It's not the same old story.
More people are living to 100, and many are crossing the century barrier in relatively good health. From 1980 to 2010, the number of centenarians in the United States grew 66 percent, while the total population grew 36 percent, according to the U.S. Census Bureau. As of the 2010 census, there were more than 53,000 Americans 100 or older.
How do you get to 100? One way to find out is to ask centenarians how they made it, which is what Lynn Peters Adler has been doing for almost 30 years.
Adler, founder and director of the not-for-profit National Centenarian Awareness Project, has learned from her talks with thousands of centenarians that many share similar personality traits. "They have a positive yet realistic attitude," she says. While many "young" people -- like those in their 60s and 70s -- might complain about disabilities and a declining quality of life, centenarians typically recognize the limits and cherish their lives. "They accept the losses and changes that come with aging, and don't let it stop them," Adler says. "They find ways to cope, adjust, adapt."
Adler and co-author Steve Franklin have written "Celebrate 100: Centenarian Secrets to Success in Business and Life" (Wiley, $26.95). The book, based on interviews and surveys of more than 500 centenarians, sheds light on a remarkable segment of the population. "These people have lived through all of our lives and all of our parents' lives," Adler says. "They show us what's possible. They show us the future of aging."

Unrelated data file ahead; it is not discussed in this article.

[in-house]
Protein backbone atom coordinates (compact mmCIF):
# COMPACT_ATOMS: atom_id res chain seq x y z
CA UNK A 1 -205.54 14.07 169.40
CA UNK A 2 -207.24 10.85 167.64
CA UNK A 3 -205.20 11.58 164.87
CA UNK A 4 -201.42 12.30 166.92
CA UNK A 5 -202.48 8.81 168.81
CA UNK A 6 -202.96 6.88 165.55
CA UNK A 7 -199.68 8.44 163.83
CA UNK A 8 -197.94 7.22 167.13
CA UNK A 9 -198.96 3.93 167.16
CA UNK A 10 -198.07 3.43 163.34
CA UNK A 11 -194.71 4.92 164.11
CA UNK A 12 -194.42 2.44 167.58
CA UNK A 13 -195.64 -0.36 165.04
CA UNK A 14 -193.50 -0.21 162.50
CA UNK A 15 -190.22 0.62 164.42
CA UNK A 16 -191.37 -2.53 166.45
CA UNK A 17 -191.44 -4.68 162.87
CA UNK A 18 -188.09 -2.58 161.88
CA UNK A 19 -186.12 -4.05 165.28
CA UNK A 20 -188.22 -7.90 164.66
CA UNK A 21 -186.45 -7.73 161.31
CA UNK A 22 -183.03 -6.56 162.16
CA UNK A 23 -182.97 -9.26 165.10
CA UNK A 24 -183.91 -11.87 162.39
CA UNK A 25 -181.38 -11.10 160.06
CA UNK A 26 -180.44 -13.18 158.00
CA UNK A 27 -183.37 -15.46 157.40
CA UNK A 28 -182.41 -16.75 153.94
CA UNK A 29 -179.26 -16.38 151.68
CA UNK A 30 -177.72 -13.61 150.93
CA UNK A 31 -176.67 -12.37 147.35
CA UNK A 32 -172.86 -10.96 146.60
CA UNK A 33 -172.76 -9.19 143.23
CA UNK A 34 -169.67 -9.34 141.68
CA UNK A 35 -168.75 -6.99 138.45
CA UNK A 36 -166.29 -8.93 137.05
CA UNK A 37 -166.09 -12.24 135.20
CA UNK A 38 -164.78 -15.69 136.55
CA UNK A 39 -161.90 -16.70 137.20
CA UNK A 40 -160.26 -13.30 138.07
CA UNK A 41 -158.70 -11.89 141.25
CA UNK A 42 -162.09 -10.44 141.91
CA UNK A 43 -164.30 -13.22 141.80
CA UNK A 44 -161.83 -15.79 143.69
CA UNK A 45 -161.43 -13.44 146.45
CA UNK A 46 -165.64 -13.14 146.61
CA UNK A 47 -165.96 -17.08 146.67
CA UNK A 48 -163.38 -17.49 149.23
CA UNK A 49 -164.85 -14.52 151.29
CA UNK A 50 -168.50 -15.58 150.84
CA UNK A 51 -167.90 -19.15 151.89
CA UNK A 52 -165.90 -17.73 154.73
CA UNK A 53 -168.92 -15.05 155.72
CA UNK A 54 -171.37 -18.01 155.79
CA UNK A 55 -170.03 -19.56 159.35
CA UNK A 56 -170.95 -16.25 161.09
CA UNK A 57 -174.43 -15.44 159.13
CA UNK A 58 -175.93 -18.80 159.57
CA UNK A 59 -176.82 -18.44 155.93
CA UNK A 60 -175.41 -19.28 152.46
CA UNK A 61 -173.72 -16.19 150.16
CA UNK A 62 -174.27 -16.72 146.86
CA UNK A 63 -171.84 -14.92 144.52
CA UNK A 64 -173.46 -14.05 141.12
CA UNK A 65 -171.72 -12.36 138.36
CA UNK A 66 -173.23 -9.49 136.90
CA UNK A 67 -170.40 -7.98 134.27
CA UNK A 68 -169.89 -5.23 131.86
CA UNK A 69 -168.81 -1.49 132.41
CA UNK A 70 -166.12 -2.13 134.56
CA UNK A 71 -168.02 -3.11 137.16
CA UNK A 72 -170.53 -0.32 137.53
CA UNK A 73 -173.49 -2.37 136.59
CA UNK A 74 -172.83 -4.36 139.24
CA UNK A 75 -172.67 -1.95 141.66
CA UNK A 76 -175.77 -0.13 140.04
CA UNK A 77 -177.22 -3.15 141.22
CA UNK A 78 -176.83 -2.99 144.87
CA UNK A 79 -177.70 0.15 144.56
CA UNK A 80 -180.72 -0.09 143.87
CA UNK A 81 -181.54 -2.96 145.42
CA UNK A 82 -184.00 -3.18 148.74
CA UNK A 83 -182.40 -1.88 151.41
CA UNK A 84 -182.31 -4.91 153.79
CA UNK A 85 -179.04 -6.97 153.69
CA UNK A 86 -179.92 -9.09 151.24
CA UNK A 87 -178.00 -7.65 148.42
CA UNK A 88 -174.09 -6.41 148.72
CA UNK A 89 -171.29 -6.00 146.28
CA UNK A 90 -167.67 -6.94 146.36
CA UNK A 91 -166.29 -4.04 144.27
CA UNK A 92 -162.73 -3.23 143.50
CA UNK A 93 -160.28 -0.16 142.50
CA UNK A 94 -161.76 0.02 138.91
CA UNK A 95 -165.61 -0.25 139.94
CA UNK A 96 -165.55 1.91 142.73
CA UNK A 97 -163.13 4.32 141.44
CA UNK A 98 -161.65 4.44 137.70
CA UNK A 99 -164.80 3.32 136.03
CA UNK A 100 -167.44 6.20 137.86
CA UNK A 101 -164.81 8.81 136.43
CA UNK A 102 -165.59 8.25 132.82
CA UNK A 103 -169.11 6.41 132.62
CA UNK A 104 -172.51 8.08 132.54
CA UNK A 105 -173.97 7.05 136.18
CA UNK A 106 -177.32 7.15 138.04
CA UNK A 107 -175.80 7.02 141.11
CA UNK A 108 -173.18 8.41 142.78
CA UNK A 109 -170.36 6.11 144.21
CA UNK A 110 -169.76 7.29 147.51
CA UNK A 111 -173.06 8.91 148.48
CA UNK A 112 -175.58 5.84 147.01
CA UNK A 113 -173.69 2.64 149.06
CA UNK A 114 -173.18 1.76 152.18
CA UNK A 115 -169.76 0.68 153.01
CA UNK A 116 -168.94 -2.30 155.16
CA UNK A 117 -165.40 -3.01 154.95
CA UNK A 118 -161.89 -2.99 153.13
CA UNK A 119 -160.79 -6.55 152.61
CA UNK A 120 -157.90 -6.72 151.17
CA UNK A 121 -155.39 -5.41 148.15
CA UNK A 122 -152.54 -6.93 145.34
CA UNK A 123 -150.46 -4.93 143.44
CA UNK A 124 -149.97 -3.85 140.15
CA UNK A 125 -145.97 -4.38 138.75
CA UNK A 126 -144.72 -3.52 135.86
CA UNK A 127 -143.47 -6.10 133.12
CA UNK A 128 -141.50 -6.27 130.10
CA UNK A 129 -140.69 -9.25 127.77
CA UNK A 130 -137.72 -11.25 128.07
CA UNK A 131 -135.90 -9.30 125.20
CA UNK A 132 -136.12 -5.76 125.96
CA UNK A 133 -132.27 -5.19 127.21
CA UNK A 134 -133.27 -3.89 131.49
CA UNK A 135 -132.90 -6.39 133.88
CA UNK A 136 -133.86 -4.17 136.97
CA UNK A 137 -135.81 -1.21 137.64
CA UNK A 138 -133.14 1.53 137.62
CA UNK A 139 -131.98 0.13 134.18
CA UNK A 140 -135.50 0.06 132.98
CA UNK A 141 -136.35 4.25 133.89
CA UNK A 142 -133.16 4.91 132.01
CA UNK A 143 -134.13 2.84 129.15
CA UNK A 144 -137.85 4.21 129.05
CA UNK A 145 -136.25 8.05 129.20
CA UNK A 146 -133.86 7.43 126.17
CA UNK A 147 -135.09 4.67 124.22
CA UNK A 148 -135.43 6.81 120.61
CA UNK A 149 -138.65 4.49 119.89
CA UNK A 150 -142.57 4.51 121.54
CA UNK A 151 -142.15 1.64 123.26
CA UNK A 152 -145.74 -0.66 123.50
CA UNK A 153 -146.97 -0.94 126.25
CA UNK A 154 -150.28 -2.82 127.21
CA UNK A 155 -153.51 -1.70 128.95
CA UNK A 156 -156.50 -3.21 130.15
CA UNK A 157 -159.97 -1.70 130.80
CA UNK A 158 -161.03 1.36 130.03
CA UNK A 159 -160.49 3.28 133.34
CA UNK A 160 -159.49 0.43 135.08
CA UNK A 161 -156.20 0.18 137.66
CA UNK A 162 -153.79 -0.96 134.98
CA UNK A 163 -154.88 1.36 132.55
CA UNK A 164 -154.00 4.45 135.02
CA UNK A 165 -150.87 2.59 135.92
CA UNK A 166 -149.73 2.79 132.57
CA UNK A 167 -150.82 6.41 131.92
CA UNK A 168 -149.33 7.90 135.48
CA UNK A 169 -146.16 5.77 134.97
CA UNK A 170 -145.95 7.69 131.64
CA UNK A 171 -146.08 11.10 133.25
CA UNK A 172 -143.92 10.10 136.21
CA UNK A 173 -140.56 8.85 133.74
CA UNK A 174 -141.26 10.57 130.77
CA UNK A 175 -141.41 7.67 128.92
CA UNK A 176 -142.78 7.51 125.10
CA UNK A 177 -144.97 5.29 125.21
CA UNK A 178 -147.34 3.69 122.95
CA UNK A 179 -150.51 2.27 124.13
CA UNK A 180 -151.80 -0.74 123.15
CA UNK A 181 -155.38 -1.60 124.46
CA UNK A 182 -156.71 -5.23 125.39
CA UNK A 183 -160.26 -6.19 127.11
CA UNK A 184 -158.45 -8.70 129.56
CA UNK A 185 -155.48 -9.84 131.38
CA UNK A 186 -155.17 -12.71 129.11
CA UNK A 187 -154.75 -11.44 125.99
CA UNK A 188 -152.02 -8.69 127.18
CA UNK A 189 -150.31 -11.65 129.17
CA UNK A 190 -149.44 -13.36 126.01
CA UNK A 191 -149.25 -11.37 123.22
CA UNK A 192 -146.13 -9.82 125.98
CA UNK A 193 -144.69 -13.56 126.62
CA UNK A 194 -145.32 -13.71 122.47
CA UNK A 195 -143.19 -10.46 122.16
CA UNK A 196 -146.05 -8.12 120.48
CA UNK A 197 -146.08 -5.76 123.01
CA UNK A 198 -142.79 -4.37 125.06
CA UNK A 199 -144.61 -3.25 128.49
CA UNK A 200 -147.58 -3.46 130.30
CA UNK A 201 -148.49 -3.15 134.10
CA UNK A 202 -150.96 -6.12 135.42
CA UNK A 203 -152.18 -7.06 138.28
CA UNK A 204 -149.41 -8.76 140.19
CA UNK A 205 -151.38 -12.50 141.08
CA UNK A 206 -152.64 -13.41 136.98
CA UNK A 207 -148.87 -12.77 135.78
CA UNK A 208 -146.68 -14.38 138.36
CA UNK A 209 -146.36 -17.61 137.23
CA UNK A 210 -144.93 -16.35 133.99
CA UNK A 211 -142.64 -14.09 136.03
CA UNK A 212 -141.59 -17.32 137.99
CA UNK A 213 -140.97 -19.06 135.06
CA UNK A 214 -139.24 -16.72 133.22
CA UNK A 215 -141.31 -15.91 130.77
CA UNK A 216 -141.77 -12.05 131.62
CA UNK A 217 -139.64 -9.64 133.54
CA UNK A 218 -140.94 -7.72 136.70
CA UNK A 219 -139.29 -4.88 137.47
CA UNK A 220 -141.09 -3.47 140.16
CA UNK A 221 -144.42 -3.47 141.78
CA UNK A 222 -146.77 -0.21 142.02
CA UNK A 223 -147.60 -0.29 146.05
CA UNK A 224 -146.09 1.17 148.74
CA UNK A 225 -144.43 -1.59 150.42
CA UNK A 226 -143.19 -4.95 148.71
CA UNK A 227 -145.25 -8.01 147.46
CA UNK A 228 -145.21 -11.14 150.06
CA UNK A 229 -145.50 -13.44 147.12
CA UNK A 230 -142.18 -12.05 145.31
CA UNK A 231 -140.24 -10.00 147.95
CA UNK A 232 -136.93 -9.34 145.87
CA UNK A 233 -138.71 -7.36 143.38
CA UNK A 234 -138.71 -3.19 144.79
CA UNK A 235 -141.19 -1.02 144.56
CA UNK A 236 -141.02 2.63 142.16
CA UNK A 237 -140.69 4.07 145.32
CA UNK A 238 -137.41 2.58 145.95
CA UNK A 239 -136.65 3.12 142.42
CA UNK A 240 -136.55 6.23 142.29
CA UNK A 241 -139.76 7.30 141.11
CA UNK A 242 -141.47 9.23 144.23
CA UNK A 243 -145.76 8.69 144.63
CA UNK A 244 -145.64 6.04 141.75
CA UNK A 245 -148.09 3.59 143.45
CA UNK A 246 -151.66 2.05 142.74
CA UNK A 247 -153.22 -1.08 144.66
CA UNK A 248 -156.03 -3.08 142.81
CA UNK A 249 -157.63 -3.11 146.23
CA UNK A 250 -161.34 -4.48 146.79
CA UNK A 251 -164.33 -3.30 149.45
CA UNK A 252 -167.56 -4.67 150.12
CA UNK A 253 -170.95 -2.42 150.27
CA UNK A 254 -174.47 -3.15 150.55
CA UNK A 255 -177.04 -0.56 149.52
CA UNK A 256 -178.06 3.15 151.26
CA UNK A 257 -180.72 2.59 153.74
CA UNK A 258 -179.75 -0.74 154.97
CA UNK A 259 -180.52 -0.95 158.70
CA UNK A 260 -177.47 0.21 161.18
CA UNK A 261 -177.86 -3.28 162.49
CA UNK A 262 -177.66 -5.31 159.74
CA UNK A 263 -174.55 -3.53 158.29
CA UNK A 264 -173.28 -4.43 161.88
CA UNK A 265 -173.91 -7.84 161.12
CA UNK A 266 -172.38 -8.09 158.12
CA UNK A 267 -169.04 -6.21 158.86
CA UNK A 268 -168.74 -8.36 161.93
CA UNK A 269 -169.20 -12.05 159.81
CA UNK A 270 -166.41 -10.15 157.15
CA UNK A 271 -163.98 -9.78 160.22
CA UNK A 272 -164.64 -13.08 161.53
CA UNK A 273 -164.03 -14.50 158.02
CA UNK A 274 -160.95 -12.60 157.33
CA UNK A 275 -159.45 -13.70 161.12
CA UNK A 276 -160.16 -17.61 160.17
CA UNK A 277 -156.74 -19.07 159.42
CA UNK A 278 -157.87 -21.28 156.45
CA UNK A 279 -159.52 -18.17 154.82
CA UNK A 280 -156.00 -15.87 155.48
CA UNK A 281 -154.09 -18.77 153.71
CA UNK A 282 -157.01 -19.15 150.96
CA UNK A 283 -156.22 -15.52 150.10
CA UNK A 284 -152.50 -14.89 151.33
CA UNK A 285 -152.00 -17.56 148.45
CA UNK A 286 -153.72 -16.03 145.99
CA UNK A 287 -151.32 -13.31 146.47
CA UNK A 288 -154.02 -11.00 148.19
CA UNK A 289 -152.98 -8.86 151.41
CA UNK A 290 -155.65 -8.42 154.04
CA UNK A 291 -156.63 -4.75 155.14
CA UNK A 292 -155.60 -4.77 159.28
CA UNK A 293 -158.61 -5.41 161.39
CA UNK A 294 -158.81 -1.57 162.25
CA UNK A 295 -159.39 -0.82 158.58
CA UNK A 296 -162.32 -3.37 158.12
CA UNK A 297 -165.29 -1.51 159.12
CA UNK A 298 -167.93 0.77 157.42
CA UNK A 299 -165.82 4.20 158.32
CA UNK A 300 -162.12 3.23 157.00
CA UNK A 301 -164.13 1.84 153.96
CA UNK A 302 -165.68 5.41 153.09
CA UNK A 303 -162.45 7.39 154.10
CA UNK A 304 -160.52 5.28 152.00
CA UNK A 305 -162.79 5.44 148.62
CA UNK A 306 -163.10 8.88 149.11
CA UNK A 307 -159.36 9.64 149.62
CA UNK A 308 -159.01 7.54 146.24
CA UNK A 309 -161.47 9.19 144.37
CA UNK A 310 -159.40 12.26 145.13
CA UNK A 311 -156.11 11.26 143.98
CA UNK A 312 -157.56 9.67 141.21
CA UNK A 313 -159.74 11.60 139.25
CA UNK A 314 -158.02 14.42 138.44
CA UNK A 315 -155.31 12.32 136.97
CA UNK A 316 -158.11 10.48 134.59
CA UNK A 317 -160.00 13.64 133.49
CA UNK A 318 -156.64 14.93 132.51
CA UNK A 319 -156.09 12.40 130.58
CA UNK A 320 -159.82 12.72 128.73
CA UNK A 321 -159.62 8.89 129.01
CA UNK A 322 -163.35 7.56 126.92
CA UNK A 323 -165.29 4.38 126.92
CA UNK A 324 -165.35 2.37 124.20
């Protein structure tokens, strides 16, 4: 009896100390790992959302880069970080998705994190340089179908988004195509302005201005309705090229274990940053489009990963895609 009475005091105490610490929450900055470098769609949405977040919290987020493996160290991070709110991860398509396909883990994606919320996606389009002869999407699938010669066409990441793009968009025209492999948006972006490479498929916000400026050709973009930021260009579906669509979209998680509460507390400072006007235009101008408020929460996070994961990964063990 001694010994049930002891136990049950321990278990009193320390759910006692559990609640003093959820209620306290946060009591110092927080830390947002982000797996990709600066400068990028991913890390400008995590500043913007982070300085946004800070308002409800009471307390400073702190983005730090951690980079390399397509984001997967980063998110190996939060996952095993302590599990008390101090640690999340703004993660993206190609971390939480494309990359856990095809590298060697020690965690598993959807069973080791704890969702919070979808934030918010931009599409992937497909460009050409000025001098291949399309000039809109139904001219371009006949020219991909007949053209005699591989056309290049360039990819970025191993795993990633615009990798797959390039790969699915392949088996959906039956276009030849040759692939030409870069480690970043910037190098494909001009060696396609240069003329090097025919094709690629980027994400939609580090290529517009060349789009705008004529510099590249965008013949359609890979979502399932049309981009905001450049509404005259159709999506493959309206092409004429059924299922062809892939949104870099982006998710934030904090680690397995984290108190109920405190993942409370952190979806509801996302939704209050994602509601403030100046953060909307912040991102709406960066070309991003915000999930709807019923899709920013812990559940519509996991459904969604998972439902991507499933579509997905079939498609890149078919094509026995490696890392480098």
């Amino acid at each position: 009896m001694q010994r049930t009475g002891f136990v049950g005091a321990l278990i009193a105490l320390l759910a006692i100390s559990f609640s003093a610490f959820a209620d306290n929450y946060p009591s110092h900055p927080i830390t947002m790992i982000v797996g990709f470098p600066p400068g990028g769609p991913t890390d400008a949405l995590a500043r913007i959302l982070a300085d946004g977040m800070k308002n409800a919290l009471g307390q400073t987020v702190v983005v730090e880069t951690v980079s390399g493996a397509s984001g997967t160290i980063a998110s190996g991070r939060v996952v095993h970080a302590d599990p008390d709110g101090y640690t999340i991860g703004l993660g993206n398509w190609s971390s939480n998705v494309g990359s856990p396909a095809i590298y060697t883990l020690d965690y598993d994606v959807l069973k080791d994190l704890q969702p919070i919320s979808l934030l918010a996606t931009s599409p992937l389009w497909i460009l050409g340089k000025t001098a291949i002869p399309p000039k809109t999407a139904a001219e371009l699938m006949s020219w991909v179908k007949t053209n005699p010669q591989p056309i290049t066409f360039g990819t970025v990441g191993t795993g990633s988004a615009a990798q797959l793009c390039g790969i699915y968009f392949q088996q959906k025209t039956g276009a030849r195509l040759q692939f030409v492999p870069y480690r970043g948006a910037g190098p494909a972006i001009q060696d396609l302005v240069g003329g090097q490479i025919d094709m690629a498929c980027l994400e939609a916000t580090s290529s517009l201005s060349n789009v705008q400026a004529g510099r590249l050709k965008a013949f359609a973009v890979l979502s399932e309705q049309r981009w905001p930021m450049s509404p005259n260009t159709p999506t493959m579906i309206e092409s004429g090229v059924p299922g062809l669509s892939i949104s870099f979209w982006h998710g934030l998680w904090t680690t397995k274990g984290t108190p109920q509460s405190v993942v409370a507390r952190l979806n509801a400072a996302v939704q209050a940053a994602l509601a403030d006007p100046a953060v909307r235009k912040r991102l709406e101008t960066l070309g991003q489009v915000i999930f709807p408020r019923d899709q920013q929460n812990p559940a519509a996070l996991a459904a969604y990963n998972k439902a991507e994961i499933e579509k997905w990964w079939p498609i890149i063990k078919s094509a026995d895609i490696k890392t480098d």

Most people profiled in the book are what Adler calls "active centenarians." Many still do some form of physical exercise, and virtually all stay mentally sharp and maintain a network of social contacts. Not surprisingly, the vast majority have never smoked, drunk alcohol excessively or been obese. While these healthy habits can be followed by everyone, centenarians also appear to have been born with a genetic edge. Many had long-lived parents and siblings.
Adler has also noticed that virtually all centenarians have a sense of humor and a good dose of self-esteem. Another important trait: "Personal courage, because a lot can go wrong," she says. She notes many had to overcome serious and painful medical problems but refused to give up.
Overall, centenarians had few complaints and an abundance of optimism. "When you can say you're enjoying every day of your life at 100, it doesn't get any better than that," Adler says.